Is the end of federal relief money worsening a child care crisis? – K-12 Dive

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Dive Brief:

  • The expiration in fall 2023 of federal COVID-19 emergency child care funding is creating a “child care crisis as centers face multiple challenges including staff shortages, program closures and rising tuition rates, according to survey results released by the National Association for the Education of Young Children. 
  • Of survey respondents who identified as center directors and family child care owners or operators, 56% said they were underenrolled based on their current capacity. The reasons for underenrollment included staffing shortages (89%), low pay (77%) and lack of affordability for families (66%).
  • Additionally, the U.S. Department of Education on Monday released revised guidance for how schools, districts and states can use federal Title I funding to expand access to high-quality preschool for 3- to 5-year-olds in a range of settings including schools, Head Start programs, and community-based organizations. The guidance was last updated in 2012.

Dive Insight:

According to the NAEYC analysis of survey responses from 10,128 early childhood educators nationwide, 55% of all respondents said they knew of at least one child care program closing in their community in the past six months. Only 30% were aware of a new program opening, and 11% said four or more programs closed in their community.

About 36% of directors, owners and operators said they were paying more in rent compared to 6 months earlier. Nearly half (49%) reported paying more for liability insurance. 

“The results make it clear — significant public investment in child care is needed urgently to ensure programs can retain qualified educators and remain open to serve children and families,” said Michelle Kang, CEO of NAEYC, in a statement.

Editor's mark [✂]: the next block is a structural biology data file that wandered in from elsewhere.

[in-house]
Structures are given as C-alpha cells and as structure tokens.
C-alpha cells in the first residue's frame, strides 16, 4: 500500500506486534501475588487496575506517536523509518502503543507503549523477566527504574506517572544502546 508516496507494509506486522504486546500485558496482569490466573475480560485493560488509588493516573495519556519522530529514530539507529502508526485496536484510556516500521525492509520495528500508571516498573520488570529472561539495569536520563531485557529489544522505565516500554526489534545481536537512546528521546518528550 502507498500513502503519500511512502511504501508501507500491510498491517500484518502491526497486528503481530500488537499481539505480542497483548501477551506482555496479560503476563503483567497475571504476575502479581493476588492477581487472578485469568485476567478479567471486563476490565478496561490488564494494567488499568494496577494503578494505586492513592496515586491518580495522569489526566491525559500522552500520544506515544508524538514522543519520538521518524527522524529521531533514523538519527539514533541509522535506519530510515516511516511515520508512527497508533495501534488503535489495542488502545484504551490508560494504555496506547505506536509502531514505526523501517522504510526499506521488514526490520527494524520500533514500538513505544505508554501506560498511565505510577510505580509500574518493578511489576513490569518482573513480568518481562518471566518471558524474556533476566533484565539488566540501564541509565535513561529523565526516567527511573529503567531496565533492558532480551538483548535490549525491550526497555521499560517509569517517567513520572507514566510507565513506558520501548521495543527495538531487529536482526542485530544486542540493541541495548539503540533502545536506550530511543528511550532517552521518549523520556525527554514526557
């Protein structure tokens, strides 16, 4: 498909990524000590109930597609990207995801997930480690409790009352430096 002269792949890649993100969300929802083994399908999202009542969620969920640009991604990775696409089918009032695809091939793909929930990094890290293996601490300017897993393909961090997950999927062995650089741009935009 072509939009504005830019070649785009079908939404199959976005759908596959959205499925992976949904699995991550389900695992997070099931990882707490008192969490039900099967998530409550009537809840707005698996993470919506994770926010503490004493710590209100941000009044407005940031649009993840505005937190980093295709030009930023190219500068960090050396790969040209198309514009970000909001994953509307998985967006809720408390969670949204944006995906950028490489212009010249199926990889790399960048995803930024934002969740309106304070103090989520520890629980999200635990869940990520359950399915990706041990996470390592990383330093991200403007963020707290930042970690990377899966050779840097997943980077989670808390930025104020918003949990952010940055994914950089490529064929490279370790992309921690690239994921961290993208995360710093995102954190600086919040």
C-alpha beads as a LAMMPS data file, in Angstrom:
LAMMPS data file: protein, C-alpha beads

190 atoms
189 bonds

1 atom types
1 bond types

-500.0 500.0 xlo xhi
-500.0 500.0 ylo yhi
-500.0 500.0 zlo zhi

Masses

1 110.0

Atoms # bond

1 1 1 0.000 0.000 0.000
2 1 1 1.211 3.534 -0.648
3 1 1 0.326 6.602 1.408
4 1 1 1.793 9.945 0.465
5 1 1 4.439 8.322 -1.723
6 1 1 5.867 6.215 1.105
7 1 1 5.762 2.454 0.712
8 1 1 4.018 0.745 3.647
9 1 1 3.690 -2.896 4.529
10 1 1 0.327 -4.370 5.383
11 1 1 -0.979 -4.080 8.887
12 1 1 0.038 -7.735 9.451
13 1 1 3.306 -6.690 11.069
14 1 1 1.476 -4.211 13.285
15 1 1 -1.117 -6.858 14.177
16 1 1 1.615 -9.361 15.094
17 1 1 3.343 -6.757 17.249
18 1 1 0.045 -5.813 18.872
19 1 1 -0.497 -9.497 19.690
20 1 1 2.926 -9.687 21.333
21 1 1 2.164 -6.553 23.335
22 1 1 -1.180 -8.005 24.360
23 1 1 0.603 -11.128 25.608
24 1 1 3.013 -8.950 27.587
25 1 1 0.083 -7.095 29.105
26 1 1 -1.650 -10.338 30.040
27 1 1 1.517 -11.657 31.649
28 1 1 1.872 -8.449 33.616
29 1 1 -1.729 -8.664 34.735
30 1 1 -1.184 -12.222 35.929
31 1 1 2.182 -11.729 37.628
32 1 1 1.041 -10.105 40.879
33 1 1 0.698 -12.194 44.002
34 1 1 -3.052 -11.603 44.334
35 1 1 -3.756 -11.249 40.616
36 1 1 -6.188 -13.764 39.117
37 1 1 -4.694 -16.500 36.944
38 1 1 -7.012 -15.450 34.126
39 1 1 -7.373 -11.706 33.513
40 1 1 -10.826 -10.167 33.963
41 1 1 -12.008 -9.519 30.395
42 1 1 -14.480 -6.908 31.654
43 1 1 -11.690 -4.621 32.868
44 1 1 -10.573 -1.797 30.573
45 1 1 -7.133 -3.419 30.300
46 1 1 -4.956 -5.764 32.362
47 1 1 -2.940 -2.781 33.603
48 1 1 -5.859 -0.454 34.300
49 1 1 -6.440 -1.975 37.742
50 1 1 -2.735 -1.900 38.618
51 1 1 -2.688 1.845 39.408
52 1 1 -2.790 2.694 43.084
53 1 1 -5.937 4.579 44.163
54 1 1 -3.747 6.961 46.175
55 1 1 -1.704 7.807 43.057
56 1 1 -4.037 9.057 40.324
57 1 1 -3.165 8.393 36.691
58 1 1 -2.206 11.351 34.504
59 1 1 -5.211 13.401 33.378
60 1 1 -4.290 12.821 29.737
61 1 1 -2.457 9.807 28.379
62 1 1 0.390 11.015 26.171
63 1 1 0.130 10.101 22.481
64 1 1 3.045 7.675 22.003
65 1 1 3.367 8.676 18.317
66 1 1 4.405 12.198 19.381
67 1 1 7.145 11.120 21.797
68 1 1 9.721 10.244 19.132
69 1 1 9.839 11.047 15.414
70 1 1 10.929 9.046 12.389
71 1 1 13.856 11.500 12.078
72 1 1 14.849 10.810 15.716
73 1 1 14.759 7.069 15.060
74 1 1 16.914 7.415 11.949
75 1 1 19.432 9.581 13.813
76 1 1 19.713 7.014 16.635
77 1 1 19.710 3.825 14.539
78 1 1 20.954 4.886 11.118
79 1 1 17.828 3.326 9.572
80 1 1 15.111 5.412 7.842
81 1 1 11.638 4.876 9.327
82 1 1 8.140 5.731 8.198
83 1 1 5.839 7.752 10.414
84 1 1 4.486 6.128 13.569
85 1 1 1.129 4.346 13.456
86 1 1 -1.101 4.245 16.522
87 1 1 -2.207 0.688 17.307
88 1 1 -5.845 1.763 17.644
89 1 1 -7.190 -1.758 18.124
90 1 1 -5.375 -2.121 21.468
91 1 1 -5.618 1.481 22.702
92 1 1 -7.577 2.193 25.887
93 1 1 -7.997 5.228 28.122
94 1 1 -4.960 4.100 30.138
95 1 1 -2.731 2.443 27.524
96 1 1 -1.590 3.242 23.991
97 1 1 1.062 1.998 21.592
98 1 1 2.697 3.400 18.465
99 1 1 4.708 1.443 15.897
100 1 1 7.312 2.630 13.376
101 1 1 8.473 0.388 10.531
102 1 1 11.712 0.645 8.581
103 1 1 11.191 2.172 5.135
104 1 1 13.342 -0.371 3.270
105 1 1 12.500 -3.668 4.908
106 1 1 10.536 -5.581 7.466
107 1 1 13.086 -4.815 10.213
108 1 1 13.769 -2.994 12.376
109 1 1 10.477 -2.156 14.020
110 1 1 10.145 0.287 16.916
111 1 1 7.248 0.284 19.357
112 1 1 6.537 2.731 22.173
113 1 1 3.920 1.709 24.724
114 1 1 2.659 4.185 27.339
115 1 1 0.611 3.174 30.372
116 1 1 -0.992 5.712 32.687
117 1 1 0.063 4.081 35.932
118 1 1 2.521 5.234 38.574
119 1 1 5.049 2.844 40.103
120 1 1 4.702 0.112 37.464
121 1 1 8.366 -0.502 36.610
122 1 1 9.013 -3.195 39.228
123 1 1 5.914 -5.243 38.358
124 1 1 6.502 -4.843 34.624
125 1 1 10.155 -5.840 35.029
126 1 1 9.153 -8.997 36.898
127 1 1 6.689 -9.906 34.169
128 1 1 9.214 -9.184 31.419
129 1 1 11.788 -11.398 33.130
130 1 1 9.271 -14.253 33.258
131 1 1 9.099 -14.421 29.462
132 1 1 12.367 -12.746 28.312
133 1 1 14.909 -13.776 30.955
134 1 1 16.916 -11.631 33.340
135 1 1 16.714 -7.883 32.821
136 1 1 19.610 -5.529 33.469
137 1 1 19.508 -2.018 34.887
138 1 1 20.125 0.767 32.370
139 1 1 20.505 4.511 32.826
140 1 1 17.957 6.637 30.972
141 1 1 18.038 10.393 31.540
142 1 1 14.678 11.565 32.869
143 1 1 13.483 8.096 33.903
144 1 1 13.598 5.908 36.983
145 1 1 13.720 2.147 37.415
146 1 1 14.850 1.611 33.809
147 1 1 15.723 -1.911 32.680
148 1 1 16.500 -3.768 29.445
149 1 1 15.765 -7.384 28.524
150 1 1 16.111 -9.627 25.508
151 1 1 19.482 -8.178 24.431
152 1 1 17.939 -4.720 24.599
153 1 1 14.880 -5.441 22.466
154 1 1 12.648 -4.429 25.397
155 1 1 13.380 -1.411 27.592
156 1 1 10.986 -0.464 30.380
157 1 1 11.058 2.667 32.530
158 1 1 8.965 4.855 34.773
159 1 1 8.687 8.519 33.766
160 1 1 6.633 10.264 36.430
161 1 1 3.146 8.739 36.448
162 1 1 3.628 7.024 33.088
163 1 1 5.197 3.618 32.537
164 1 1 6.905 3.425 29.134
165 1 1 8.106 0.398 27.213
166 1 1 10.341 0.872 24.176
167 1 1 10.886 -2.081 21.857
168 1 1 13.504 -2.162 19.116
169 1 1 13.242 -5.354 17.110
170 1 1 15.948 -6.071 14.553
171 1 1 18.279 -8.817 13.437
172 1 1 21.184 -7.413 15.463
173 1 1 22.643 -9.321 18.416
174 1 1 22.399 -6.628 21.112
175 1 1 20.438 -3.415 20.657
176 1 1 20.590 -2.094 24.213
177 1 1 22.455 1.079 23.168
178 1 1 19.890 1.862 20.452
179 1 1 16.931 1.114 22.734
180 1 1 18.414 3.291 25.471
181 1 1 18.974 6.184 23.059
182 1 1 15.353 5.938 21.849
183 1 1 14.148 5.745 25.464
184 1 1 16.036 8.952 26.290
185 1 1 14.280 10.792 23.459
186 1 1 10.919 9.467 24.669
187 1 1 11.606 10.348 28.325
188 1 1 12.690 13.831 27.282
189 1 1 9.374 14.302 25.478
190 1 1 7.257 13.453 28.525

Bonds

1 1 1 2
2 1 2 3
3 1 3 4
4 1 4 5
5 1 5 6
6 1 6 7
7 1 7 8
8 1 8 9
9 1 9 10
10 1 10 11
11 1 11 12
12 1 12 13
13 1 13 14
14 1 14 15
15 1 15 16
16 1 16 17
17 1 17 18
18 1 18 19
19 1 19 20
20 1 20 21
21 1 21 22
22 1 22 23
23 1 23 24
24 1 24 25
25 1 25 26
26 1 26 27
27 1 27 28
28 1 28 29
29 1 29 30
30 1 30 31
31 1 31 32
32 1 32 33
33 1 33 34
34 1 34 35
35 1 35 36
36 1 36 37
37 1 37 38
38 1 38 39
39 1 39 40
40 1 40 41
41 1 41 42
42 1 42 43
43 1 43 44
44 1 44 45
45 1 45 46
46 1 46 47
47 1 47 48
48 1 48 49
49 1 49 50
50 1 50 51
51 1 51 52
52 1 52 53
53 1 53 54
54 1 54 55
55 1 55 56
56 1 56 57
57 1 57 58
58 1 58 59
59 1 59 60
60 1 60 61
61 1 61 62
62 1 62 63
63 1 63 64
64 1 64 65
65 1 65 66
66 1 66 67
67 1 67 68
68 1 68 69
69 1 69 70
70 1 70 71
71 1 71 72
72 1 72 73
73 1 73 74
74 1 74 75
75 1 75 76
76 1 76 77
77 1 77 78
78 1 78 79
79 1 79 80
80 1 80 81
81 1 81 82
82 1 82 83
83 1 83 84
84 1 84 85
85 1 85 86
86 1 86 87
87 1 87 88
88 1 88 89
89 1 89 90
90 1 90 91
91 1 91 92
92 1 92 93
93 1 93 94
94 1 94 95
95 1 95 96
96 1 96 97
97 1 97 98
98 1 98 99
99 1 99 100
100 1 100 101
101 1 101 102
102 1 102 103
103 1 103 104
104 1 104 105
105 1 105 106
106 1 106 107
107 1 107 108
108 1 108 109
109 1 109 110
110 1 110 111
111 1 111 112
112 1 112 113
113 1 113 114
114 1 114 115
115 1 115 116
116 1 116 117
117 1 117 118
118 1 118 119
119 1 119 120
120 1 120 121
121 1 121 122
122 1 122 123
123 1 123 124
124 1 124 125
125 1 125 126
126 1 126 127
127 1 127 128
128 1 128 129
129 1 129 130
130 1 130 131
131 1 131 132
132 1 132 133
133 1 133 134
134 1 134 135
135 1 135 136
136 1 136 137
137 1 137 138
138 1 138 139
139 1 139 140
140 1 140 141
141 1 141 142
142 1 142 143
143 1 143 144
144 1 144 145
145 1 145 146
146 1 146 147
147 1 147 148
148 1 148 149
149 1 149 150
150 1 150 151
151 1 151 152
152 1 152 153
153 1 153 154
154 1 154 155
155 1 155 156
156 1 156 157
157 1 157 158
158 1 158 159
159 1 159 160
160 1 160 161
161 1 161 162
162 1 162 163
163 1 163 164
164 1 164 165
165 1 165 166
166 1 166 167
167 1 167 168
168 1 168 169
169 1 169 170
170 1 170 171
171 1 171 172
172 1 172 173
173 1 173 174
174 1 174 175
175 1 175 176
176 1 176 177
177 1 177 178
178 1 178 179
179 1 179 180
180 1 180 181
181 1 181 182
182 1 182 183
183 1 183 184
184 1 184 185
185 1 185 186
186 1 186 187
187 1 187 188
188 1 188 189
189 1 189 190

Nearly $24 billion in American Rescue Plan funds for child care stabilization grants to states, territories, and tribes expired Sept. 30, 2023. That money was targeted to the child care industry to meet the challenges caused by the pandemic.

At the time, The Century Foundation, a nonprofit think tank, estimated 3.2 million children would lose access to child care and about 70,000 child care programs would close when the stabilization funds ran out.

In a report last month, The Century Foundation noted efforts in several states over the past two years to prop up the child care sector. The report specifically highlights initiatives in New Mexico that made it the first state to create a permanent fund for child care through a ballot initiative.

Additionally, an analysis from the First Five Years Fund, a nonprofit focused on affordable access to quality child care and early learning programs, found this sector was a focal point of governors’ state of state addresses. The analysis, released this month, reviewed 40 governors’ addresses delivered before February 22, 2023, and found most (82%) devoted a portion of their remarks to child care, early learning and policies that help new parents and babies.

Expanding early childhood education opportunities through the use of federal Title I funding is also the focus of an updated resource from the Education Department. The nonbinding guidance explains that Title I funds can be used to serve eligible children from birth to school age, but acknowledges that, in practice, most of these preschool Title I funds are for programs serving children ages 3 to 5. 

Additionally, the guidance describes how Title I funds can support the professional development and retention of early educators. It also highlights ways to meet the developmental and linguistic needs of preschool students, especially children with disabilities and English learners.

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